And I write this because I want you to have this same hope, peace, and assurance in your heart, and you may have these through a simple act of faith—accepting what Christ has done for you.

God’s way of salvation is so vital to know.

For all men—yes, you too—are sinners in the sight of God, sinners by birth, by choice, and by practice. The fact that “all have sinned and come short of the glory of God” (Rom. 3:23) is just as inclusive and real as is God’s offer of forgiveness and salvation to all who will believe.

Again, whether you or I like the idea or not, the consequences of sin are death—eternal death with separation from God—because God is holiness personified and it is impossible for anything sinful to come into his presence. “The wages of sin is death,” and these wages are always paid.

But there is a glorious alternative to death, and that is eternal life. The same Bible verse which tells us that the wages of sin is death goes on to say, “but the gift of God is eternal life through Jesus Christ our Lord” (Rom. 6:23).

This alternative, eternal life instead of eternal death is based upon the love of God. He knows our sinfulness and its consequences, and he did something about it (John 3:16).

Fortunately for us, God has not told us to do something to save ourselves; he has told us to believe what he has done for us. “Not by works of righteousness which we have done, but according to his mercy he saved us,” and, “by grace are ye saved through faith; and that not of yourselves: it is the gift of God,” remind us that salvation is not a matter of human merit but of humble believing.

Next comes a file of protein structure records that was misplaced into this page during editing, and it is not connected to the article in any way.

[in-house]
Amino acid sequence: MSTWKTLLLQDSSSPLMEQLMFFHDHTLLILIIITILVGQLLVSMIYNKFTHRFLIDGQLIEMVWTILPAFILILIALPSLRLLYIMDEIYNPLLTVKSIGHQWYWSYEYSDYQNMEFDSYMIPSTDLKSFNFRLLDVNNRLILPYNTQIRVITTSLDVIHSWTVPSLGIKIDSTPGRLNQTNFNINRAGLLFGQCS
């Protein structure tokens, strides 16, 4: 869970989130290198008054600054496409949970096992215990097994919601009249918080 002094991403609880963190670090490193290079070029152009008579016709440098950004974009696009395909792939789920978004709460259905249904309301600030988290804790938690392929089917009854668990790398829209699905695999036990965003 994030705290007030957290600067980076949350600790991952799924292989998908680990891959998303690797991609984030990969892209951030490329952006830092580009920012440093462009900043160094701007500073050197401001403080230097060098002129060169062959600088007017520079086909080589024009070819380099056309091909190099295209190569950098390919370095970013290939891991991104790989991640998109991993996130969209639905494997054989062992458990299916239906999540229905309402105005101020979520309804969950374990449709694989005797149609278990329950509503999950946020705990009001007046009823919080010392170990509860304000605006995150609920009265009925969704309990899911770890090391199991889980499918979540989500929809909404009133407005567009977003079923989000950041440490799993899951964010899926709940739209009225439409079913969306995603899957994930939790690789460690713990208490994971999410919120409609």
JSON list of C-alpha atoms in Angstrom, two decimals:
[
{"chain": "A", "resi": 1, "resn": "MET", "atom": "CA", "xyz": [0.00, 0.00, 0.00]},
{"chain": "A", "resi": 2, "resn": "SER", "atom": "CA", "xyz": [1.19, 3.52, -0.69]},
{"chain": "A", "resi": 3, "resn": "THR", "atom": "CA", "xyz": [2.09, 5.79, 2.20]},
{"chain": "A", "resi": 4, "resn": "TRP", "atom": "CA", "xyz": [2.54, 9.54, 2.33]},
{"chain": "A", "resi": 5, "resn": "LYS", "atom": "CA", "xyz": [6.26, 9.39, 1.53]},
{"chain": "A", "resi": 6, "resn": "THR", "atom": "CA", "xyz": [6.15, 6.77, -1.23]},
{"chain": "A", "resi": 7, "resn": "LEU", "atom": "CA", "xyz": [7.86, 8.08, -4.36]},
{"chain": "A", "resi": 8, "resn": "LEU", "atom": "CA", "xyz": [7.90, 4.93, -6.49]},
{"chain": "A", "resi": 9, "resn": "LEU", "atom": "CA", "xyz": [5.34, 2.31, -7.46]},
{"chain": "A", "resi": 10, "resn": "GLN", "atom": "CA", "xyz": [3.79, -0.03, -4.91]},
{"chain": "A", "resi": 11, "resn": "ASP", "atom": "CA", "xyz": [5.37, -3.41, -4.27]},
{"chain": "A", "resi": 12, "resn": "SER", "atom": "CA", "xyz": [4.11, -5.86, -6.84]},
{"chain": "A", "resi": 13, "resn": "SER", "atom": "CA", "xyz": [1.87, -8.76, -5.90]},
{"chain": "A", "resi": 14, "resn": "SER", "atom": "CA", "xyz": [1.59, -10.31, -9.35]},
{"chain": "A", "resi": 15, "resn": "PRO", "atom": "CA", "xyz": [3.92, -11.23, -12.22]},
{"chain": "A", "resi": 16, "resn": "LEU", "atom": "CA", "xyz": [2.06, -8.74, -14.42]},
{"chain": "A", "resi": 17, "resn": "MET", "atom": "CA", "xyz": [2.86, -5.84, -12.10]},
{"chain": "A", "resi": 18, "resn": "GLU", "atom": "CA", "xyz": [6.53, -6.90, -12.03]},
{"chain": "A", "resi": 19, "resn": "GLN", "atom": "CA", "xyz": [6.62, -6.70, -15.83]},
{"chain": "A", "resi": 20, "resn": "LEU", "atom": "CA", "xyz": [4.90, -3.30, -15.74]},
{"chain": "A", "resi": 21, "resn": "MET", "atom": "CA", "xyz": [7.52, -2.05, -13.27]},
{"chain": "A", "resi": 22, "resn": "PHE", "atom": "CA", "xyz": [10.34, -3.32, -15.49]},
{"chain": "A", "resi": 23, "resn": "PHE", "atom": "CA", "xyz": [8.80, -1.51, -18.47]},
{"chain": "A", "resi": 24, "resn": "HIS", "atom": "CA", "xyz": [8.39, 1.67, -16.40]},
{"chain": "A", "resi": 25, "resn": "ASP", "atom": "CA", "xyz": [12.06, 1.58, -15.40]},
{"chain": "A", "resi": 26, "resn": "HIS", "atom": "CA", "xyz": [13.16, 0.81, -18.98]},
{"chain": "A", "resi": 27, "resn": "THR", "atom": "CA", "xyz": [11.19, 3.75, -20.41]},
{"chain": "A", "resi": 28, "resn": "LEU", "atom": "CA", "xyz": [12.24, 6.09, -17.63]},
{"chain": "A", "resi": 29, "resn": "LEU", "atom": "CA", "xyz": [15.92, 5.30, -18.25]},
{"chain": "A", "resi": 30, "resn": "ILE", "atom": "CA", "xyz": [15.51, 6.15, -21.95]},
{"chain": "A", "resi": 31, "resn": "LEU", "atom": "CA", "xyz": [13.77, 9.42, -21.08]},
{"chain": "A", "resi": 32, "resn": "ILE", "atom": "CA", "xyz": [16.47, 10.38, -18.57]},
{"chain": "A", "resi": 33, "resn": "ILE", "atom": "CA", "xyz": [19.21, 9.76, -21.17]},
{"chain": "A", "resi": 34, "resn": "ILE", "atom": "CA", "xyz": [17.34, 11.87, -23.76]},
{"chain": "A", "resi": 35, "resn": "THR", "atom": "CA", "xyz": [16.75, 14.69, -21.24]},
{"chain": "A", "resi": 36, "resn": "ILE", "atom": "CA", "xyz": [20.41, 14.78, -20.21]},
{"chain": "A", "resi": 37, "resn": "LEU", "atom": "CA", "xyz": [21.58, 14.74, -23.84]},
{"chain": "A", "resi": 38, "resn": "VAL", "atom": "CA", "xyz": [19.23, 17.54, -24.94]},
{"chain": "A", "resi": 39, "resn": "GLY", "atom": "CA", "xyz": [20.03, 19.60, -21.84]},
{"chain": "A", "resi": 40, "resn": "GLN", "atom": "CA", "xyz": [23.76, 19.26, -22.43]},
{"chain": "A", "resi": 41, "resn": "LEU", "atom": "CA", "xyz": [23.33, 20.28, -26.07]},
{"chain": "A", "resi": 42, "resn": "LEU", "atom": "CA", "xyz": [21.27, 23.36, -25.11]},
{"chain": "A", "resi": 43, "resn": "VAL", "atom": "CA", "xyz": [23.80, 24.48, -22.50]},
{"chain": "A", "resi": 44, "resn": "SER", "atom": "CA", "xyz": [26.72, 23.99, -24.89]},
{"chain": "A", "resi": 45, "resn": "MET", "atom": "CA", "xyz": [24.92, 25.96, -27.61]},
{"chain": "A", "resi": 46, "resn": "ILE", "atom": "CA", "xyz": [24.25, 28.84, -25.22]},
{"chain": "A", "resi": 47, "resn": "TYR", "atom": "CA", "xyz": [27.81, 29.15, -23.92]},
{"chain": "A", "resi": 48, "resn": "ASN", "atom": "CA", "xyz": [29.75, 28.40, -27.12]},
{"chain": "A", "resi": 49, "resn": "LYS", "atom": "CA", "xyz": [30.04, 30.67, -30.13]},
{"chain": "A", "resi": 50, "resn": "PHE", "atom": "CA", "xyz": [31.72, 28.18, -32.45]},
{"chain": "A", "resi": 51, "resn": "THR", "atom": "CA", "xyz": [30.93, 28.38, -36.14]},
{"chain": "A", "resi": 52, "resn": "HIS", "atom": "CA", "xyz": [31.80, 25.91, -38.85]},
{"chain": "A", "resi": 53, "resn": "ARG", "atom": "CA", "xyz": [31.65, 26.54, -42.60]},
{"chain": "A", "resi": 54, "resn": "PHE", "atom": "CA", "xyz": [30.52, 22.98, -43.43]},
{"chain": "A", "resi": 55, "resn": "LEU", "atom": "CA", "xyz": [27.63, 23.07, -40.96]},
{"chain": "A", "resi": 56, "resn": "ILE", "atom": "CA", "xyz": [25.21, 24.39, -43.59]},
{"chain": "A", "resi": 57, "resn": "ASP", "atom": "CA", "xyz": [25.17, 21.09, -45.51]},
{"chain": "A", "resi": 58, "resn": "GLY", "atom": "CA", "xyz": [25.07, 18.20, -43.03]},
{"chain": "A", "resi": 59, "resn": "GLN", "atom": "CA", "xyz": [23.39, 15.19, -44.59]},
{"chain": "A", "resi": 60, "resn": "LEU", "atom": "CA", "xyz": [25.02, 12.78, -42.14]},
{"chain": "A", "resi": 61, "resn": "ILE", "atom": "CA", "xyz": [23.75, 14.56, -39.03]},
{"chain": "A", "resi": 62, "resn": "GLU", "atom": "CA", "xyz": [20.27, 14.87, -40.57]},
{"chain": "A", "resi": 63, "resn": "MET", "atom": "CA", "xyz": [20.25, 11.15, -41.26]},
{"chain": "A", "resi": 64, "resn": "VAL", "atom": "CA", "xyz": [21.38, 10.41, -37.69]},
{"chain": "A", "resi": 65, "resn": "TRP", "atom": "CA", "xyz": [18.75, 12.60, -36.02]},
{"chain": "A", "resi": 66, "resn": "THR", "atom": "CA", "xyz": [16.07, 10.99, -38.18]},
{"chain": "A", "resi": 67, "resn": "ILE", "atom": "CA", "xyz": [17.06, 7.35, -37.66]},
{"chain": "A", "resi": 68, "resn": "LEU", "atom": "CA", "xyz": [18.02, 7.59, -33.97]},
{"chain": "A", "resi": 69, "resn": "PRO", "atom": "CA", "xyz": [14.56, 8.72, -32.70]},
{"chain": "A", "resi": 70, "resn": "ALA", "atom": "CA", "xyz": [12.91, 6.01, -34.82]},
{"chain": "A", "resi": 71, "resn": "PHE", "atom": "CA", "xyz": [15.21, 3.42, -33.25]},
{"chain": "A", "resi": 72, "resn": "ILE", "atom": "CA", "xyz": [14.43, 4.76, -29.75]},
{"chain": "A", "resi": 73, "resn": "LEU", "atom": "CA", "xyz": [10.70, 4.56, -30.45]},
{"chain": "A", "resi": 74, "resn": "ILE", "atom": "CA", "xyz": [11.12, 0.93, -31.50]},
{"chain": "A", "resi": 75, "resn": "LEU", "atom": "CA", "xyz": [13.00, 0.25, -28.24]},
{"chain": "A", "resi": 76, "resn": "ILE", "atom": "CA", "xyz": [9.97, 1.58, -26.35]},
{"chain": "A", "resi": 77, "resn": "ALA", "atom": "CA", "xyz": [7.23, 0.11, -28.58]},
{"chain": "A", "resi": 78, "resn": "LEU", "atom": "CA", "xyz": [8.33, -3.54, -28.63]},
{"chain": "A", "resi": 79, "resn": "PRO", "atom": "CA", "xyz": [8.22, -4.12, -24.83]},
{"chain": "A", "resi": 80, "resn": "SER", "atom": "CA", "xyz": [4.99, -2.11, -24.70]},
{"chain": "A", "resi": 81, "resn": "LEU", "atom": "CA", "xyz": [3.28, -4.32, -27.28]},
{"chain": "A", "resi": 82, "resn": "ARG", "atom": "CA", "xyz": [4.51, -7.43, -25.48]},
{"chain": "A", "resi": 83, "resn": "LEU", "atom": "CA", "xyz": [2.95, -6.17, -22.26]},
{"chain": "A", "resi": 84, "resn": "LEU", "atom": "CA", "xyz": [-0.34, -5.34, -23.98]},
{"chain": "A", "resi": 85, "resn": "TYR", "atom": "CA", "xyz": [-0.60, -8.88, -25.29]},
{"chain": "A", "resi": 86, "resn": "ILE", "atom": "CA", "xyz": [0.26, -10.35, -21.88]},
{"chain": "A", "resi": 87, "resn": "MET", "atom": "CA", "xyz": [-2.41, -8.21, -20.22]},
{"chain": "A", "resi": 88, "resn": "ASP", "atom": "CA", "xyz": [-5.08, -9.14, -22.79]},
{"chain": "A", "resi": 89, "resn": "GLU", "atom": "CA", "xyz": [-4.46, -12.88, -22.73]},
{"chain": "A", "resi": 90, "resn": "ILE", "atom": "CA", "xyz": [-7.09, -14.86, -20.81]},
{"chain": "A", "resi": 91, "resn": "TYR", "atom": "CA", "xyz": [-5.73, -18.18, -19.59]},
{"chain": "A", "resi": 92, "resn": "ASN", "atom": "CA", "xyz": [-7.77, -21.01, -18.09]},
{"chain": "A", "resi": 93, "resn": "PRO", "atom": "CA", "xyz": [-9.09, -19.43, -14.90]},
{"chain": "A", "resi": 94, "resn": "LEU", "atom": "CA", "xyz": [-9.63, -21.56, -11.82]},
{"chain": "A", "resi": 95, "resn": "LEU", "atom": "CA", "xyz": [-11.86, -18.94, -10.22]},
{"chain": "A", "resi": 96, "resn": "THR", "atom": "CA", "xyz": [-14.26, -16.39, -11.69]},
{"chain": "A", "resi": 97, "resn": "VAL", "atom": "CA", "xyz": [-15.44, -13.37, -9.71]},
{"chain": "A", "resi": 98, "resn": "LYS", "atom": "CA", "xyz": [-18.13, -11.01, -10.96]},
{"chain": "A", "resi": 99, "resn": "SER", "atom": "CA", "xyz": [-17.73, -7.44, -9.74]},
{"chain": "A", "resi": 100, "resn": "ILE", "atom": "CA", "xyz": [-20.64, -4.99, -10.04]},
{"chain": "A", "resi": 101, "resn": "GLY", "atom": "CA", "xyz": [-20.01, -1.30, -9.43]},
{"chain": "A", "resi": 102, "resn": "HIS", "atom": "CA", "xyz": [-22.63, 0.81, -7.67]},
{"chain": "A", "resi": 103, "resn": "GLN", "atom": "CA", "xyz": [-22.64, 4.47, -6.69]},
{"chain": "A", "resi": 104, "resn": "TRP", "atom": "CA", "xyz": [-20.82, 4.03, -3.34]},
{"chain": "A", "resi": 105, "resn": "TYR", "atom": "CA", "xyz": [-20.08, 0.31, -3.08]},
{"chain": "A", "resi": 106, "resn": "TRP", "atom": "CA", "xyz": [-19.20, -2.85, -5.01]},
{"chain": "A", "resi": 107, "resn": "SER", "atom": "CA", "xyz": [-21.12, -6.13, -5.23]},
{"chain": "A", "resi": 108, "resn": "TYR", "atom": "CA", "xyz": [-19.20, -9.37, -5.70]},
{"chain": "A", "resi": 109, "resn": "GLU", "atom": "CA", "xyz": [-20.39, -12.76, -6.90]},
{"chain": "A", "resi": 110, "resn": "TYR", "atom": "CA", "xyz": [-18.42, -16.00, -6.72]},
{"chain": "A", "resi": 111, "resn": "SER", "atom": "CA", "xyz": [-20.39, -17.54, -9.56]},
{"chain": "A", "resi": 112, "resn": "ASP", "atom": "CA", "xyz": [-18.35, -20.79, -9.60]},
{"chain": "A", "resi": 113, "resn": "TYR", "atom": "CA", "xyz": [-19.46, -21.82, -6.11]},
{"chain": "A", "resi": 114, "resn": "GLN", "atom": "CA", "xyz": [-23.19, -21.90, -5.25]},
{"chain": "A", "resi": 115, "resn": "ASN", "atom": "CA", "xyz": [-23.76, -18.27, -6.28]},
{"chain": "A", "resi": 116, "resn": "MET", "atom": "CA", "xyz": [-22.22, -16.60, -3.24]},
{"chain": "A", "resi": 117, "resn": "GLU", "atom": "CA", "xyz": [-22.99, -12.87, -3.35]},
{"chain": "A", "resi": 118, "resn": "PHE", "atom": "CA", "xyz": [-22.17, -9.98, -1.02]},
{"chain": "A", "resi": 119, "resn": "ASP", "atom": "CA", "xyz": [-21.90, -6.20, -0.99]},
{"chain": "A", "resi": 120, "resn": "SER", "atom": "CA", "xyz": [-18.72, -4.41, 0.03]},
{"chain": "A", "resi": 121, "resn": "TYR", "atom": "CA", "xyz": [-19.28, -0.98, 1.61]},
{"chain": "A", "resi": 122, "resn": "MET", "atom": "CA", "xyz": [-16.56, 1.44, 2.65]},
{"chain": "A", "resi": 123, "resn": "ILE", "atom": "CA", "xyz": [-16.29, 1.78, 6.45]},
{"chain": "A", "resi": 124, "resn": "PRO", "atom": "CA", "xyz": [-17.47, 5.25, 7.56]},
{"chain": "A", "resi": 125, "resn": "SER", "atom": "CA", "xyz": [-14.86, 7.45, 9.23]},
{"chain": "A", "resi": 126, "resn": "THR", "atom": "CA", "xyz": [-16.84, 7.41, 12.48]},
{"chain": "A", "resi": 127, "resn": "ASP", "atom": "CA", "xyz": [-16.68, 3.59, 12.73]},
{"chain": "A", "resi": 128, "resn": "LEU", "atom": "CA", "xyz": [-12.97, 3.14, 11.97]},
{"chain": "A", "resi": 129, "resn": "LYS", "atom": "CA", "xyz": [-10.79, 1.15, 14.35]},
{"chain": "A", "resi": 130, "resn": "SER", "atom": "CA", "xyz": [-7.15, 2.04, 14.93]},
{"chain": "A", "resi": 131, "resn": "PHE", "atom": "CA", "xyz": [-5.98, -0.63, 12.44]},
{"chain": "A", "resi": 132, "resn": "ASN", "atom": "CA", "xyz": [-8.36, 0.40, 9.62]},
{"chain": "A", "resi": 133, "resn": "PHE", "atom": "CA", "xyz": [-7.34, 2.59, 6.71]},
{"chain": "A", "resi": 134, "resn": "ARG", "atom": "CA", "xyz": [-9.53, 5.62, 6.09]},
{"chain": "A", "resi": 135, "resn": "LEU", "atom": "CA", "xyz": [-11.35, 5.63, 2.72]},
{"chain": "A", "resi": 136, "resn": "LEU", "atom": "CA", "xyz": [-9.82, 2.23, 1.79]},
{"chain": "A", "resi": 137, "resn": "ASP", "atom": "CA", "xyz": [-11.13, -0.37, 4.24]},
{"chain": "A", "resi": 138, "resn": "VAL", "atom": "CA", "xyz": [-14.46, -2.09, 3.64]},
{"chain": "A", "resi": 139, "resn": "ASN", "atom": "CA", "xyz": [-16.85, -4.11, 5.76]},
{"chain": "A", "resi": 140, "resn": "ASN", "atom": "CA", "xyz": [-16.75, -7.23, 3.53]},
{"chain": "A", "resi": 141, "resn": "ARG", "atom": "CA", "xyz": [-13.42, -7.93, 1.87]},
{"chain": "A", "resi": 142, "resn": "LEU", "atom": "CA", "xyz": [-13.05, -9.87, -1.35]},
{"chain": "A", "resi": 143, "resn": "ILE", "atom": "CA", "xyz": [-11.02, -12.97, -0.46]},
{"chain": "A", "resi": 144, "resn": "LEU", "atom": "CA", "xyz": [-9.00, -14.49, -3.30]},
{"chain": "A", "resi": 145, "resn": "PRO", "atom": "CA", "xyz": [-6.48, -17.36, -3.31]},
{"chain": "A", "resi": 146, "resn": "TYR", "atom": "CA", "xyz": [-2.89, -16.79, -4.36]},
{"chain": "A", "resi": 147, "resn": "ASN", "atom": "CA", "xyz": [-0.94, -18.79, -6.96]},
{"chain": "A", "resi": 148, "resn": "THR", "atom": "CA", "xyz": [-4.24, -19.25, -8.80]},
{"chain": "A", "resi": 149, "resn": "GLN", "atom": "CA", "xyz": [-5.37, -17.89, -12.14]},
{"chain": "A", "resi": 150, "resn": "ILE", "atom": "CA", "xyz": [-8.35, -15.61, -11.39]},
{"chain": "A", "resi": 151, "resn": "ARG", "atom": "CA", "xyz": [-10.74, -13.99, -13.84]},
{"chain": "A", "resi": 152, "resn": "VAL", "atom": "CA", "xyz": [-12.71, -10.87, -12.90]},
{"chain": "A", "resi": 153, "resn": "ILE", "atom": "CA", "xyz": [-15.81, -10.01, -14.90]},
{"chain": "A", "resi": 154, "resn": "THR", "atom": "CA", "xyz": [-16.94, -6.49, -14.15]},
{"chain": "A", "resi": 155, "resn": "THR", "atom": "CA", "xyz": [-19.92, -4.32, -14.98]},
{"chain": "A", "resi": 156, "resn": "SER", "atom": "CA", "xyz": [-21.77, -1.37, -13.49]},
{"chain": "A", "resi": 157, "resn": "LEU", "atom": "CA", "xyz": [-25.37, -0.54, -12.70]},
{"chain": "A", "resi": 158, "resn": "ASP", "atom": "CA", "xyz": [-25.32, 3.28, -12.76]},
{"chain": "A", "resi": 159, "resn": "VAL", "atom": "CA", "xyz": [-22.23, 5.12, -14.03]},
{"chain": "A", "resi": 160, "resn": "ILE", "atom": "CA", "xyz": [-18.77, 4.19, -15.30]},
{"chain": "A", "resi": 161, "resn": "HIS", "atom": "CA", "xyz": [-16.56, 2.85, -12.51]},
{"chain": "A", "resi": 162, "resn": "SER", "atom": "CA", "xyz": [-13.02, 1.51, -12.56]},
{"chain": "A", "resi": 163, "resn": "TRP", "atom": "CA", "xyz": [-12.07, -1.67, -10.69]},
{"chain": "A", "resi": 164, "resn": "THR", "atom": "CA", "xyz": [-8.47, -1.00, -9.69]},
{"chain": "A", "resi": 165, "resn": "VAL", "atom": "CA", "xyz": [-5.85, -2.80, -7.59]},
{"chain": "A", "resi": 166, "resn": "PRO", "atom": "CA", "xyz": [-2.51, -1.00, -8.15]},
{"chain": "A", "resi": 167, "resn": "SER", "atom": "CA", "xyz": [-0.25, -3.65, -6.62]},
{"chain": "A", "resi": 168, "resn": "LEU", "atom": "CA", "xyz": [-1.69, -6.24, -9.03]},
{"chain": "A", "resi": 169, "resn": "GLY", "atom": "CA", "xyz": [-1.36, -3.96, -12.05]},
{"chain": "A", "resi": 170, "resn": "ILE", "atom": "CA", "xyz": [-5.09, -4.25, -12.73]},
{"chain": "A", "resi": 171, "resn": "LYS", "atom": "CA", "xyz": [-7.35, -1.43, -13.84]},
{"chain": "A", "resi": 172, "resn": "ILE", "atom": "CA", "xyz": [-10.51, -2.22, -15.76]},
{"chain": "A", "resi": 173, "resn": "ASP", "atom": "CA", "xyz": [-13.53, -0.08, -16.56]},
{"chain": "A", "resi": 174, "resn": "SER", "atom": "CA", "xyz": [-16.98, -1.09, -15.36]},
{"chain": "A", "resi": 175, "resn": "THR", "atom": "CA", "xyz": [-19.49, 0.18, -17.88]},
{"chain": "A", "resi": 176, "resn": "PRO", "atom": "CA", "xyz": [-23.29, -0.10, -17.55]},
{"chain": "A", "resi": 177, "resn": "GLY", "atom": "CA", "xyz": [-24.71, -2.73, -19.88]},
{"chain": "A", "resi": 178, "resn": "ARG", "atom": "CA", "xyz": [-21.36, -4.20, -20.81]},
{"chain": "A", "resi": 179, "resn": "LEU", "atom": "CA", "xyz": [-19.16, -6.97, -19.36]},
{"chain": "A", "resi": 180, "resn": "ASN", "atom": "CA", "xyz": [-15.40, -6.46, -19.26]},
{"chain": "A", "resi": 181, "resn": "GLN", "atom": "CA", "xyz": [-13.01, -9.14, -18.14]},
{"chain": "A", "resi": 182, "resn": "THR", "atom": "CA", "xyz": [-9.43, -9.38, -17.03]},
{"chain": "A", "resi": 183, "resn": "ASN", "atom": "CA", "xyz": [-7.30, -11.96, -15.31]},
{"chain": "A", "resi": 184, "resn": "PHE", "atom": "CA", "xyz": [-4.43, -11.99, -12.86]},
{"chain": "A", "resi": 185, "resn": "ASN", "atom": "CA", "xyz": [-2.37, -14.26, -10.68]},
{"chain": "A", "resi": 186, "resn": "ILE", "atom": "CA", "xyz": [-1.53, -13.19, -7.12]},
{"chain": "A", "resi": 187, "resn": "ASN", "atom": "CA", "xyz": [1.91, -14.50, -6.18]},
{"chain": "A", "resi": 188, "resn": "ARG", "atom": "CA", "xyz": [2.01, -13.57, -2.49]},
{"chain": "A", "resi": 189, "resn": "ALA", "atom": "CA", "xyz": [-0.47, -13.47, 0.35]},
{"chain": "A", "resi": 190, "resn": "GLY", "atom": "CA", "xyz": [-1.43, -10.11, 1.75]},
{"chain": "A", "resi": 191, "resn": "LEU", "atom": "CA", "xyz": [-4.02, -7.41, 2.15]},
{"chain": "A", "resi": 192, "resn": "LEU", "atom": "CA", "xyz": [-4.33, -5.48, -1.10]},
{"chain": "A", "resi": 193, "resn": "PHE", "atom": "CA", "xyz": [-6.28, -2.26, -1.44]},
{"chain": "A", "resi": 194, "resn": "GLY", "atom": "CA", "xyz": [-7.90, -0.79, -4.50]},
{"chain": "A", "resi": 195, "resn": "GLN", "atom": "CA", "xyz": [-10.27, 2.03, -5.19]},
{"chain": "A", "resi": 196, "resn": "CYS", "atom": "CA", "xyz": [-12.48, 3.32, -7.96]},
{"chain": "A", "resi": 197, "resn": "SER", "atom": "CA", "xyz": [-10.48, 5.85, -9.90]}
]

The Apostle Paul and his companion were asked by the frightened Philippian jailor, “Sirs, what must I do to be saved?” And their answer was not that he should go out and start leading a good life, important as moral rectitude is. Rather their reply to him was, “Believe on the Lord Jesus Christ, and thou shalt be saved, and thy house.”

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How was this accomplished? When Christ the eternal Son of God died on the Cross, he made a perfect atonement for sin. The holiness, righteousness, justice, love, and mercy of God were vindicated and revealed. We cannot explain all that took place, nor can we understand all of its implications; but this we can know and believe—Christ died for our sins, in our place, and opened the way for us into God’s holy presence. If only the death of the Son of God could solve the sin problem, how great then was that problem!

All of this is background for my telling you the effect of knowing Christ as my Saviour.

I have peace in my heart—peace with God and the peace of God.

Fear of death is gone for death will be nothing but a transition into his glorious presence.

Faith in Christ brings assurance, confidence and hope. In my soul there is the witness that it is true. With the Apostle Paul I can say, “For I know whom I have believed, and am persuaded that he is able to keep that which I have committed unto him against that day” (2 Tim. 1:12).

And finally, because of this assurance of my Saviour in my heart, I am no longer worried about the contingencies of life. I know that Romans 8:28 is true: “And we know that all things work together for good to them that love God, to them who are called according to his purpose.”